Early in the final set, Lanyon fell behind, but stayed close enough. He overcame a 65 deficit to go into yet another tiebreaker. He had the early lead this time, but fell victim to a few errors and some questionable line calls (among many throughout the match). On the third match point against him, Lanyon netted a backhand volley, and was eliminated.

After singles play ended, Lanyon elected to begin his doubles match immediately. He and Wang, the lone MIT pair, drew the top seeded team of Dennis Geronimus and Rich Yung of Williams College.

The duo started slowly, having its serve broken twice, and falling behind 30, despite many game points. However, things started to get going, as both MIT players connected for strong services returns and volleys.

Lanyon and Wang slowly worked their way back, and broke back to establish a 54 lead and a chance to win the first set. They would be denied, though, as the Williams pair battled back to break Lanyon's serve, and take the next two games to win, 75.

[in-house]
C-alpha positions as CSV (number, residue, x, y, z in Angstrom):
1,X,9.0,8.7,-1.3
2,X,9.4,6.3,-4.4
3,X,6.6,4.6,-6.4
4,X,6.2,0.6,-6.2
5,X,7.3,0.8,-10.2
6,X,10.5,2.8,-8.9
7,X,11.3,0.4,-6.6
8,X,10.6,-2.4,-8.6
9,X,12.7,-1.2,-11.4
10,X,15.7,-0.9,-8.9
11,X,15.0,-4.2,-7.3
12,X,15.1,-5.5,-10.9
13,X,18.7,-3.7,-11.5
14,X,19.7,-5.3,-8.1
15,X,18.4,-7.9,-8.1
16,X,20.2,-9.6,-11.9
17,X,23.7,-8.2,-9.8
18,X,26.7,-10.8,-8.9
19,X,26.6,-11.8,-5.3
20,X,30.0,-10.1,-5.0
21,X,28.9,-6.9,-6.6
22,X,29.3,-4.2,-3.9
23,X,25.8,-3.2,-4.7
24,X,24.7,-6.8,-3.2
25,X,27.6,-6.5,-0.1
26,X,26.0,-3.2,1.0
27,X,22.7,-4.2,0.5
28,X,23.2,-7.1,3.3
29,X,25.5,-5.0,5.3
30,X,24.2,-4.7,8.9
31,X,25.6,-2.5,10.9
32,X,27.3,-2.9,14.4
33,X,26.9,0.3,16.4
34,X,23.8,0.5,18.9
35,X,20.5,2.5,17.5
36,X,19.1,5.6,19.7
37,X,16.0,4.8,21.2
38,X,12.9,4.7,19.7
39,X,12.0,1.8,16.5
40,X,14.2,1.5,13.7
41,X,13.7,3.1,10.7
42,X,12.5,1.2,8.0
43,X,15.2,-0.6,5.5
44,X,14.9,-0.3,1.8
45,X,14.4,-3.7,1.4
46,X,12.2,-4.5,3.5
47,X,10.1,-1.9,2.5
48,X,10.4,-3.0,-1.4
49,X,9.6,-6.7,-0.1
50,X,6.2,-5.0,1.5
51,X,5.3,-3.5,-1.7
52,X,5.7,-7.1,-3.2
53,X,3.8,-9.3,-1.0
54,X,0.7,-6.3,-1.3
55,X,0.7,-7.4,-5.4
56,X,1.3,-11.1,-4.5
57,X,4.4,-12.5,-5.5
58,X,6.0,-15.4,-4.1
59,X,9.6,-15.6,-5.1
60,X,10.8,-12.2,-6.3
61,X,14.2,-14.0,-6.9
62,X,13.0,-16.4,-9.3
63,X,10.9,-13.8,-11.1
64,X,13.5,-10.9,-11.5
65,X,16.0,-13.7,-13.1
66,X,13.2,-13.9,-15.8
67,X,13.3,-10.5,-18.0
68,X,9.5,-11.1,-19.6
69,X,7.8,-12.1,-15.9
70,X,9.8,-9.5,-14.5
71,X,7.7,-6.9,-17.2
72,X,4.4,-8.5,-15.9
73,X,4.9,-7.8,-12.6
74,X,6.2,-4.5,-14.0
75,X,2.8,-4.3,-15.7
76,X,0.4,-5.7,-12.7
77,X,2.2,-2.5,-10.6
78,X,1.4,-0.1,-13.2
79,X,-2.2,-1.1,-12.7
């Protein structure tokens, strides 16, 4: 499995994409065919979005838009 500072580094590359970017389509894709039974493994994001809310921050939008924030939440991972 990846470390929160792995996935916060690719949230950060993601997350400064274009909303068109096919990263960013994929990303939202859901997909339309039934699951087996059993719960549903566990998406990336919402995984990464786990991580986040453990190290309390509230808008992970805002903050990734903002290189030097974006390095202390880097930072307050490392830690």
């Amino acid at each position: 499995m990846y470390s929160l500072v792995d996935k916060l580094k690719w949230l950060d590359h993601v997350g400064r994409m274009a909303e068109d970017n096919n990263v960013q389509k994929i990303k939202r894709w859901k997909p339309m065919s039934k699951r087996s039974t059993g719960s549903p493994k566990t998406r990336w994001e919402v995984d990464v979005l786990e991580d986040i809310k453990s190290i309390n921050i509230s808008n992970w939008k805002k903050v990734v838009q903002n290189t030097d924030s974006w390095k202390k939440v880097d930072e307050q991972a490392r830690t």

As the second set progressed, night began to fall and the lights went on. The lighting was less than ideal which, combined with the wind, gave difficulty to all four players, especially in quick exchanges.

The second set was much like the first for the MIT pair. They were first to be broken on serve, but quickly rebounded. They broke back and lead 54. Yung had been struggling with the his serve most of the match, but pulled out a win the following game.

At 55 and Lanyon serving, the MIT team had more chances to go ahead. Unfortunately, Lanyon doubled-faulted on game point. The Williams team ended up winning the next two points to go ahead 65.

Geronimus then held serve quite easily, with the help of Wang missing two volleys, to win the game and the match. With that result, the school with the defending champion had been eliminated in the first round.

With two singles players and the doubles team out of the tournament, the Engineers' hopes rested on Wang, the lowest player in the lineup participating. He was able to keep the hopes alive for MIT going for one more match before bowing out in the quarterfinals.

Wang went up against Jon Baker of Tufts University for his first match, in the sixteenth round. In the previous round, Baker eliminated the eighth seed in straight sets.